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Cloning: Frequently Asked Questions
A Look at the Science and Controversy

What are the different forms of cloning?
How is a clone created?
What animals have been cloned?
Why is cloning so difficult?
What's the relationship between cloning and stem cells?
Why create a clone?
Why the controversy?
Is human cloning banned in the U.S.?
What countries have banned human cloning?

What are the different forms of cloning?

This is where the confusion starts. The phrase cloning means different things to different people. A clone is a genetic copy of another organism. What cloning has come to mean to most people is to produce a baby animal that will become an exact duplicate of a single adult animal. That process is called "reproductive cloning."

But to scientists and ethicists, cloning also has another meaning: the creation of an embryo -- from the genetic material of a single organism -- that will never be allowed to develop beyond a clump of cells, and will never be implanted into a woman. This is considered "non-reproductive" or "therapeutic" cloning.

Nearly every poll shows virtually unanimous support for a ban on reproductive cloning. On the other hand, opposition to cloning that would produce an embryo but not a baby is not as vehement. Scientists are in favor of allowing this, and even President Bush’s conservative Council on Bioethics was narrowly in favor of supporting it. Scientists want to make and study cloned embryos because they see great promise for understanding and ultimately treating disease. "Therapeutic cloning" is also sometimes called "research cloning." But scientists try to steer clear of the label "research cloning" because it tends to evoke images of mad scientists at work.

Scientists also sometimes refer to the non-reproductive form of cloning as "nuclear transplantation."

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How is a clone created?

"Nuclear transplantation" is the procedure through which clones are created. Researchers take a cell from the adult animal they want to clone. The nucleus of this cell contains the animal's genome -- i.e., the DNA that contains the instructions to make a new individual.

Next, an unfertilized egg is taken from a female of the same species, and its nucleus is removed. Researchers then insert the nucleus from the adult cell into the egg, essentially replacing the egg's DNA with that of the animal being cloned.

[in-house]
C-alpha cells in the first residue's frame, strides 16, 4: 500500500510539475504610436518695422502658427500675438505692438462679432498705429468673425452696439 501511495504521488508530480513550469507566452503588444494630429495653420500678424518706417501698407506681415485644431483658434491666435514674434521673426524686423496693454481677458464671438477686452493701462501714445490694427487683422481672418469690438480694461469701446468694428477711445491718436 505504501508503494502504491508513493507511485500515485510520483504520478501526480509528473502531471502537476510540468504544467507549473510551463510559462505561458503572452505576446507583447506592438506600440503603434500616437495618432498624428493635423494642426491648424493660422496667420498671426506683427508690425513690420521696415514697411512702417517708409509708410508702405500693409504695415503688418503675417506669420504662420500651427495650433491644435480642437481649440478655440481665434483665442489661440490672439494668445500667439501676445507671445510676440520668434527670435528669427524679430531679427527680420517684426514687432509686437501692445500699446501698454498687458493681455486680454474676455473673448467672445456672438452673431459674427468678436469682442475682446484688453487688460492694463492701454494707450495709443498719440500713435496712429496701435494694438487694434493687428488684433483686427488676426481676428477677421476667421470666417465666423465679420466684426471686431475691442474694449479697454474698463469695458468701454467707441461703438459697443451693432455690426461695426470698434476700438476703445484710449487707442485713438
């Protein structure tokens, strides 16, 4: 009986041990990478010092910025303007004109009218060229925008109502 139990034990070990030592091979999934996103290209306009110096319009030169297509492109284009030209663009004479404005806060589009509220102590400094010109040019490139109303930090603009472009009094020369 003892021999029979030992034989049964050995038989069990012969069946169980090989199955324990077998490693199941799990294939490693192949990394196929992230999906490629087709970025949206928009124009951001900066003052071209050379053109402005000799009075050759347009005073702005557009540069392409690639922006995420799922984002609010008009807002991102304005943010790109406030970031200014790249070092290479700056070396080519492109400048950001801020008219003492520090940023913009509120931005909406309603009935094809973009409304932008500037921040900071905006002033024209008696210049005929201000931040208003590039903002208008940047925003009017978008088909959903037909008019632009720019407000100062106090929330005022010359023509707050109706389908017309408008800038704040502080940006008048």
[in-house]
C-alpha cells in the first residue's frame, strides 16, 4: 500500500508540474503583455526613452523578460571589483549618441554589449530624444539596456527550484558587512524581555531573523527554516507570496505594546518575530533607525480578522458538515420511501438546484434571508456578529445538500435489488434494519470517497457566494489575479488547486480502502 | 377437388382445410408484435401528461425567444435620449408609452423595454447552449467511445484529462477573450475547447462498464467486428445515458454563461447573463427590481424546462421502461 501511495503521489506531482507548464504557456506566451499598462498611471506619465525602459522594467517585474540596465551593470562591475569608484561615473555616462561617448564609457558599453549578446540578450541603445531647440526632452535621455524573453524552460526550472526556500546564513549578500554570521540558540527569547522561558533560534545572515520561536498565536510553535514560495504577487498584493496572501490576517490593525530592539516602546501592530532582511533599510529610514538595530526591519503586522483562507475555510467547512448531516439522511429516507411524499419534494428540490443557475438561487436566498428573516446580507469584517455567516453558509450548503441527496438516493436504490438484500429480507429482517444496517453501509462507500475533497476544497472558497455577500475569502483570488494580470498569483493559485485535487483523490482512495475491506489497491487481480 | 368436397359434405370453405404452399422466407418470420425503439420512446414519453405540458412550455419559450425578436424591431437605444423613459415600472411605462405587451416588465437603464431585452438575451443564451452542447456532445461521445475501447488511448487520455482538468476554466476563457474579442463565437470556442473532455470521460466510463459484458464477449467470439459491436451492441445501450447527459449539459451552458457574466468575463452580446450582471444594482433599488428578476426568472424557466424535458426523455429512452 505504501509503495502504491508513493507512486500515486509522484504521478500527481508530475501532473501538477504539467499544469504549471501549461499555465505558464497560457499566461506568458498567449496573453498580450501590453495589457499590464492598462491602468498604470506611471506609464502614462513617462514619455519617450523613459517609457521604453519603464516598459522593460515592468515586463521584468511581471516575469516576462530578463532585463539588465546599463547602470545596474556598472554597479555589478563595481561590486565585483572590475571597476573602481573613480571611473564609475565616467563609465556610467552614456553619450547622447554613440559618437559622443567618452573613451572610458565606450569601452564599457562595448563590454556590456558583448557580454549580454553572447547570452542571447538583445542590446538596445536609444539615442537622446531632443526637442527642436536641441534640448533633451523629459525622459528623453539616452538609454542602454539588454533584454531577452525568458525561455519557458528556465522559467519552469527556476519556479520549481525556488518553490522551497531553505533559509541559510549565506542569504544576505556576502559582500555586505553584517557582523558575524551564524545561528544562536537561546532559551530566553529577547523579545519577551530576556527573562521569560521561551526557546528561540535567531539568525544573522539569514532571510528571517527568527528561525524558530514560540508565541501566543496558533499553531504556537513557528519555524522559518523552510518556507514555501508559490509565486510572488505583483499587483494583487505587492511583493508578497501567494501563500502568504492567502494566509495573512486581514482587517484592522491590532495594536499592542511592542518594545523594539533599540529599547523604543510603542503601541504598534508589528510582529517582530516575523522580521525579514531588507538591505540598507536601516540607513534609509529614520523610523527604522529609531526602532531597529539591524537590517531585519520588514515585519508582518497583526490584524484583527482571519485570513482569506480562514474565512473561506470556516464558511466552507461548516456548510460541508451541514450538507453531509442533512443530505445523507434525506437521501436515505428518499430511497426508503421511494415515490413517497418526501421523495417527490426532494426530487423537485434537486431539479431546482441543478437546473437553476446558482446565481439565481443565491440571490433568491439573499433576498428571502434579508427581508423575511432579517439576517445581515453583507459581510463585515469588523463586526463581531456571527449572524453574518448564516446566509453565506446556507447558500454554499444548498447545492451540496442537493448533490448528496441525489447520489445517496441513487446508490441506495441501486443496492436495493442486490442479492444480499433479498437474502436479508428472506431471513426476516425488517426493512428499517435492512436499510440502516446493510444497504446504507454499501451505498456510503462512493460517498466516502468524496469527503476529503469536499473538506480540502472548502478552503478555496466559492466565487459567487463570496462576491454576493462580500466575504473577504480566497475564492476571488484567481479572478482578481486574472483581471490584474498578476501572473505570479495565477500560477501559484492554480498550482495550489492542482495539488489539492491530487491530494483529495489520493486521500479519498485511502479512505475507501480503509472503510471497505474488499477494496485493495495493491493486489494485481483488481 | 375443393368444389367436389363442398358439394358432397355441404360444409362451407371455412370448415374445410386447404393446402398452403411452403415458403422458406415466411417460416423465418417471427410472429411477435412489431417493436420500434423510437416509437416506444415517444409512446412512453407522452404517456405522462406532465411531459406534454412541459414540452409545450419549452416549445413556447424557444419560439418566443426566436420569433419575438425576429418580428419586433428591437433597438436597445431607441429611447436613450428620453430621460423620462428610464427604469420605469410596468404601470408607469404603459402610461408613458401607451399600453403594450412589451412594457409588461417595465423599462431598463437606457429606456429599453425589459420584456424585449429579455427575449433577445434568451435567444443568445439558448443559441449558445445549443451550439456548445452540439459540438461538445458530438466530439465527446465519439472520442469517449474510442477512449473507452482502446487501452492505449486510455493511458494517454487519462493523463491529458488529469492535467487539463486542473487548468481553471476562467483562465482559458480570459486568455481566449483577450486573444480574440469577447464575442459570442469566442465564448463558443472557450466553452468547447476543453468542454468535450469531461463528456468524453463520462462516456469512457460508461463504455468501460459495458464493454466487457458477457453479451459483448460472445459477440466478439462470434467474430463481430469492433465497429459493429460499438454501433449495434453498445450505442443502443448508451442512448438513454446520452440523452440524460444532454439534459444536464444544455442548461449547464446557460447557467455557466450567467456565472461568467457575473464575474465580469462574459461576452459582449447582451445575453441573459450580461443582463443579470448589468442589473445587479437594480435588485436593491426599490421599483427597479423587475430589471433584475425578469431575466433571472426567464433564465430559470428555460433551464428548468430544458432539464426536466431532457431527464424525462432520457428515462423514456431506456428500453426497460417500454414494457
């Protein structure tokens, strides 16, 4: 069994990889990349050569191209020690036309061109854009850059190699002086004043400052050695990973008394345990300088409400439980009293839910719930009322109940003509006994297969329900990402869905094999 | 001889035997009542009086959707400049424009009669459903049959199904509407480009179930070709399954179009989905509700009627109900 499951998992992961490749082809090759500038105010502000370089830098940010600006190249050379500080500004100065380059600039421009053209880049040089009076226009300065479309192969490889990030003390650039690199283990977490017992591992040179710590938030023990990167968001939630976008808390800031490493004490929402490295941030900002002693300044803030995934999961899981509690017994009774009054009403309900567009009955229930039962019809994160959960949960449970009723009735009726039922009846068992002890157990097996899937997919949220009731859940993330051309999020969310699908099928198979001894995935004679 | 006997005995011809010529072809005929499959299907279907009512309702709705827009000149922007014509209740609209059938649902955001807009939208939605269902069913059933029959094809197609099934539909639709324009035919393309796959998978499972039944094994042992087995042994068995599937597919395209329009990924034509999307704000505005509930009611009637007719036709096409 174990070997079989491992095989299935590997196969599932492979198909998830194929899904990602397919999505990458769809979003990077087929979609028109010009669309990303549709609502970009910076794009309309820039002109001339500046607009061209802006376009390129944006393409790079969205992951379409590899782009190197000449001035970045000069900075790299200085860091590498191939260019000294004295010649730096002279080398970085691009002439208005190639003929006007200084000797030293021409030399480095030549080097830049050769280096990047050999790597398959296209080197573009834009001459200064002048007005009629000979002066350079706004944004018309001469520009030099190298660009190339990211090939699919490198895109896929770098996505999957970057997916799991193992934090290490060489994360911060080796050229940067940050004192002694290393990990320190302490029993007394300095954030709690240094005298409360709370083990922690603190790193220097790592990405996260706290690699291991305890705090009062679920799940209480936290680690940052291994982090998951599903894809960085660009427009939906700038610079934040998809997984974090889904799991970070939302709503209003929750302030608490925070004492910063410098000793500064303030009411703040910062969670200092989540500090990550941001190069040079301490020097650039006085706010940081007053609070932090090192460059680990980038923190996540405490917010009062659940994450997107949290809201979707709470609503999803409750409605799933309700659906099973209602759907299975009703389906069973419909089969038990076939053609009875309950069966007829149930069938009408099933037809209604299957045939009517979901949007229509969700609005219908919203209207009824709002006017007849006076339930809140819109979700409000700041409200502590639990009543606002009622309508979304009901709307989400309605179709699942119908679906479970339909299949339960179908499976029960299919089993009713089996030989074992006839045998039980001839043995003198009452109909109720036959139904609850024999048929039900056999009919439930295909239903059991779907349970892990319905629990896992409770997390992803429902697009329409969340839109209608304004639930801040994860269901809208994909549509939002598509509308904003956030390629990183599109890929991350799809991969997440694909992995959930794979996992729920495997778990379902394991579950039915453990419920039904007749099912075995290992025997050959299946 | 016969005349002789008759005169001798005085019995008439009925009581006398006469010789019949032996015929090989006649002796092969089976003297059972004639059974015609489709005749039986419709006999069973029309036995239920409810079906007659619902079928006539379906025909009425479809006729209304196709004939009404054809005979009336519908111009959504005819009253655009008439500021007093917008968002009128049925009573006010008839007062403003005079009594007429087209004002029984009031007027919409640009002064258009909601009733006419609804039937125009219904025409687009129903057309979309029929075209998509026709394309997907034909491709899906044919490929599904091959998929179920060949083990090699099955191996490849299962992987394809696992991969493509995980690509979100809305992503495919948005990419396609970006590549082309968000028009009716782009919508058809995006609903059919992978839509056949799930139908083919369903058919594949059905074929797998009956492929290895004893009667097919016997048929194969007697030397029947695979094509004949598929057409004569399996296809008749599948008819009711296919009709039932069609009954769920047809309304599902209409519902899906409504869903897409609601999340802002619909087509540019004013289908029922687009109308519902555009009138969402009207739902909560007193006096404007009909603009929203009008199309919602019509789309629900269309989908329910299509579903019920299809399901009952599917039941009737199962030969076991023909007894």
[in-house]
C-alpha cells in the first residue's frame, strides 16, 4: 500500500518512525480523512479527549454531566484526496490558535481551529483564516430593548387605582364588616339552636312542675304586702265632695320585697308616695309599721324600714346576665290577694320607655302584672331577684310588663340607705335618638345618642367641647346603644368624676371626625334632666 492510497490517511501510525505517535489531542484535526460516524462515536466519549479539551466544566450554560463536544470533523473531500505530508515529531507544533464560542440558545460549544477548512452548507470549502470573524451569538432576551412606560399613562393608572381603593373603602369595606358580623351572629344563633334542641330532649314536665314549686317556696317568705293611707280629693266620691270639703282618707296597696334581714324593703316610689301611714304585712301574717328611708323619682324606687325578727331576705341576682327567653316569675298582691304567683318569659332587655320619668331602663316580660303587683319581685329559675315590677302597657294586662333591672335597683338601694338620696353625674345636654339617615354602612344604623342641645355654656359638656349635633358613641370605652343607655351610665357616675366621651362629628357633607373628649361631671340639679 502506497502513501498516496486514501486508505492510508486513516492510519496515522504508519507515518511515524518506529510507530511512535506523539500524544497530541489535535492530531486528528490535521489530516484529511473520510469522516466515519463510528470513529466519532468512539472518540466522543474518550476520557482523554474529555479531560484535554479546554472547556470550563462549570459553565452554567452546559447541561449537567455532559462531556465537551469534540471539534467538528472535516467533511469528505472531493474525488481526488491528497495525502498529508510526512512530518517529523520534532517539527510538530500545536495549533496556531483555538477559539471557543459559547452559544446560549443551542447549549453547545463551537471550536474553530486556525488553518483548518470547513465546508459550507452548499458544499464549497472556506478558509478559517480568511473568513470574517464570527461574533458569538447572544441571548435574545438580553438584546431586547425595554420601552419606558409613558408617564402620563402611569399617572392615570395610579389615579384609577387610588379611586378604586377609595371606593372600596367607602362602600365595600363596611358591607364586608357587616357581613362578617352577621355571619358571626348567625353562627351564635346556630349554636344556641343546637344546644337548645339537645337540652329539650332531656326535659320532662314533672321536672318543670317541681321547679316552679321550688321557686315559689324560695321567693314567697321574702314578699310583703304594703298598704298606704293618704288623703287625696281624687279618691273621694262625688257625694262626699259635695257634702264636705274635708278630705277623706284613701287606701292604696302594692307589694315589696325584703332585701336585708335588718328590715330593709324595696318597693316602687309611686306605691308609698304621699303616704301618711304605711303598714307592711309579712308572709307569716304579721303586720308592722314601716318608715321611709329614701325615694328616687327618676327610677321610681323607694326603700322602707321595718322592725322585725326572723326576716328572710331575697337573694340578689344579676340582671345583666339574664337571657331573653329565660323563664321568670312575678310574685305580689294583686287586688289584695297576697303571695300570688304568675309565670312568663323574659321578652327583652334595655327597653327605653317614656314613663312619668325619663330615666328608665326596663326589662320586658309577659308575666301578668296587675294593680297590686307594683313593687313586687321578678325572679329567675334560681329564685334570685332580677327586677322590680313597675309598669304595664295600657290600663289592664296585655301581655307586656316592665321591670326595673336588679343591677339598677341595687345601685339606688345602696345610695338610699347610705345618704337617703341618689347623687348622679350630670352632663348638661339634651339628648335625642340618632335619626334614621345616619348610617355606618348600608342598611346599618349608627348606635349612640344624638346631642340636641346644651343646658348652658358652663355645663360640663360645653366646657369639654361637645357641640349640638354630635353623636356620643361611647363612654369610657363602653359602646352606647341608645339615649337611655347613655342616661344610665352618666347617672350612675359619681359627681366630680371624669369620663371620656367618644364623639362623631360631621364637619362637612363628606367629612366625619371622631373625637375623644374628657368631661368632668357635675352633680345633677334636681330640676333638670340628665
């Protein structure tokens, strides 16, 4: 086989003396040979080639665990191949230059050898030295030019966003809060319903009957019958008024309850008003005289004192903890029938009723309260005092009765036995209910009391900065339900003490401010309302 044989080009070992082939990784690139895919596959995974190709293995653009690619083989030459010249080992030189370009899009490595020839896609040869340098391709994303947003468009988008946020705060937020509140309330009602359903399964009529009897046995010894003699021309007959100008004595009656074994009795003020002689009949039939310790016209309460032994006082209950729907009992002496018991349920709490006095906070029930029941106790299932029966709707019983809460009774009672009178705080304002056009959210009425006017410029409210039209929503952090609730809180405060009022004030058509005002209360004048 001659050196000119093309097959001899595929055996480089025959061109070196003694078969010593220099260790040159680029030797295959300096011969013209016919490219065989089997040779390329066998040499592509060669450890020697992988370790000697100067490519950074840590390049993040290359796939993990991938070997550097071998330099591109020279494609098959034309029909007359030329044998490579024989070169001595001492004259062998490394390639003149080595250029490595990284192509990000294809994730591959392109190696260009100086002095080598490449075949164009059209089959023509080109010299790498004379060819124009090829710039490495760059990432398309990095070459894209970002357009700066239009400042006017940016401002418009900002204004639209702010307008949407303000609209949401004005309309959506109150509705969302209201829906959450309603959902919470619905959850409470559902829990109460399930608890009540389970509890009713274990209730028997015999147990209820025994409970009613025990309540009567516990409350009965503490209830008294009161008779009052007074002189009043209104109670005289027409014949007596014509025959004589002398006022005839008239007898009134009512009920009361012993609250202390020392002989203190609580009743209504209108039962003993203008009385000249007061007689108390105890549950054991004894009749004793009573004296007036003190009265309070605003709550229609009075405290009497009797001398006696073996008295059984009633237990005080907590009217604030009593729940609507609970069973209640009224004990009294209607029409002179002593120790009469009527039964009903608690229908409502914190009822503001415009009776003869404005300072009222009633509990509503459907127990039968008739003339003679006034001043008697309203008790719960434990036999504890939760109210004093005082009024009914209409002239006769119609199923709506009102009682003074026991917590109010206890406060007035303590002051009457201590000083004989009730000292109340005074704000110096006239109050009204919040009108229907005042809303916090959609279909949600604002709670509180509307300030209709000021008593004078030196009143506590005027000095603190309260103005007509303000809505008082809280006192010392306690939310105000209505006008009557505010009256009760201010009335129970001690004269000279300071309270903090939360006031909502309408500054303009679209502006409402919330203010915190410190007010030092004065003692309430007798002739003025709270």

The donor cell's nucleus is fused with the egg cell by passing a small electric current through the cell. A series of chemicals is then added to trick the egg into "thinking" it's been fertilized. If this is successful, and the egg starts to divide, its future growth and development is determined by the unique genetic instructions in the transferred nucleus.

In other words, the egg grows into a genetic copy of the animal from which the nucleus came. This cloned embryo will grow in the lab for several days and possibly a few weeks. This is what researchers work with in therapeutic cloning. But for the embryo to develop into a baby animal, it has to be implanted into the uterus of a female of the same or closely related species, i.e. reproductive cloning.

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What animals have been cloned?

Cloning animals has not been controversial. So far sheep, goats, pigs, cows, mice, rabbits, horses and cats have been cloned. But cloning is still not easy to do, and researchers haven't been able to clone monkeys, and until recently, human embryos. Korean scientists reporting in a February 2004 edition of Science magazine were able to clone a human embryo and harvest stem cells from it. A first in human cloning, the embryo survived through the blastocyst stage, but was not implanted in a woman. (Blastocysts are a hollow ball of about a hundred cells from which stem cells can be obtained.)

For reasons that are little understood, many cloned embryos do not develop properly. They die before or shortly after birth. It's also clear that cloned animals that grow to adulthood may have unexpected defects, such as heart or respiratory problems that do not appear until later in life.